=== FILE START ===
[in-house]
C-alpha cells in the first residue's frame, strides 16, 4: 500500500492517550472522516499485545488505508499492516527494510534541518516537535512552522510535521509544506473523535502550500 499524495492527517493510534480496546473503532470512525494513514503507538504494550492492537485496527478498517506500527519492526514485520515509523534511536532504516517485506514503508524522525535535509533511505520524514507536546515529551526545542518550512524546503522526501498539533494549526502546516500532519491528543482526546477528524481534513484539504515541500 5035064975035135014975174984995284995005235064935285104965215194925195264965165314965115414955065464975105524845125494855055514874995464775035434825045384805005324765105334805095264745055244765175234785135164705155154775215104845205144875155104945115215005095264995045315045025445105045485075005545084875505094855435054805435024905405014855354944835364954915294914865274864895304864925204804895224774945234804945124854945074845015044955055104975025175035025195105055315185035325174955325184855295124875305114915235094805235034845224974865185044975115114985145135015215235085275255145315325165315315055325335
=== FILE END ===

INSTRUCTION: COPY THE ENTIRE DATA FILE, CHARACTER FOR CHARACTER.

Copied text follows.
[in-house]
C-alpha cells in the first residue's frame, strides 16, 4: 500500500492517550472522516499485545488505508499492516527494510534541518516537535512552522510535521509544506473523535502550500 499524495492527517493510534480496546473503532470512525494513514503507538504494550492492537485496527478498517506500527519492526514485520515509523534511536532504516517485506514503508524522525535535509533511505520524514507536546515529551526545542518550512524546503522526501498539533494549526502546516500532519491528543482526546477528524481534513484539504515541500 5035064975035135014975174984995284995005235064935285104965215194925195264965165314965115414955065464975105524845125494855055514874995464775035434825045384805005324765105334805095264745055244765175234785135164705155154775215104845205144875155104945115215005095264995045315045025445105045485075005545084875505094855435054805435024905405014855354944835364954915294914865274864895304864925204804895224774945234804945124854945074845015044955055104975025175035025195105055315185035325174955325184855295124875305114915235094805235034845224974865185044975115114985145135015215235085275255145315325165315315055325335